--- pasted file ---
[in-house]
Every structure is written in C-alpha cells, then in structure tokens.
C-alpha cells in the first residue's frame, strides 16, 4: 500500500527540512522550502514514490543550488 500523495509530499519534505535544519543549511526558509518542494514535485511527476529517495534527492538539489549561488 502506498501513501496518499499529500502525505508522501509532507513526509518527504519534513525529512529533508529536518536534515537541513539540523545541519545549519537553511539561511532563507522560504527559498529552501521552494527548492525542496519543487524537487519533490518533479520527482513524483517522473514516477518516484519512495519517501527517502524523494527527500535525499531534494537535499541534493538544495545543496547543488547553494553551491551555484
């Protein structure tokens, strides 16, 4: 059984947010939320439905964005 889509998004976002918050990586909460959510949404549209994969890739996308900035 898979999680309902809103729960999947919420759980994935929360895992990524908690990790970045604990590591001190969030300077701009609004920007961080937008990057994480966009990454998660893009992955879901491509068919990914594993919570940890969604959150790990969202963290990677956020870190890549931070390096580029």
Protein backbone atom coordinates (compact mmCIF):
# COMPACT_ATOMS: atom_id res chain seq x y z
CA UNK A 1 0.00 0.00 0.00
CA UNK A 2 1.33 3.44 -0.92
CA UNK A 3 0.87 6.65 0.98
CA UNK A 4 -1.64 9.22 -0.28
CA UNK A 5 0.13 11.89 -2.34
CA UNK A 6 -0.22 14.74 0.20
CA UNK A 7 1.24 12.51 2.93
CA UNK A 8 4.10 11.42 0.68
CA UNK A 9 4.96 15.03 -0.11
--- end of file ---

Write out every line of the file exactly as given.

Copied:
[in-house]
Every structure is written in C-alpha cells, then in structure tokens.
C-alpha cells in the first residue's frame, strides 16, 4: 500500500527540512522550502514514490543550488 500523495509530499519534505535544519543549511526558509518542494514535485511527476529517495534527492538539489549561488 502506498501513501496518499499529500502525505508522501509532507513526509518527504519534513525529512529533508529536518536534515537541513539540523545541519545549519537553511539561511532563507522560504527559498529552501521552494527548492525542496519543487524537487519533490518533479520527482513524483517522473514516477518516484519512495519517501527517502524523494527527500535525499531534494537535499541534493538544495545543496547543488547553494553551491551555484
């Protein structure tokens, strides 16, 4: 059984947010939320439905964005 889509998004976002918050990586909460959510949404549209994969890739996308900035 898979999680309902809103729960999947919420759980994935929360895992990524908690990790970045604990590591001190969030300077701009609004920007961080937008990057994480966009990454998660893009992955879901491509068919990914594993919570940890969604959150790990969202963290990677956020870190890549931070390096580029």
Protein backbone atom coordinates (compact mmCIF):
# COMPACT_ATOMS: atom_id res chain seq x y z
CA UNK A 1 0.00 0.00 0.00
CA UNK A 2 1.33 3.44 -0.92
CA UNK A 3 0.87 6.65 0.98
CA UNK A 4 -1.64 9.22 -0.28
CA UNK A 5 0.13 11.89 -2.34
CA UNK A 6 -0.22 14.74 0.20
CA UNK A 7 1.24 12.51 2.93
CA UNK A 8 4.10 11.42 0.68
CA UNK A 9 4.96 15.03 -0.11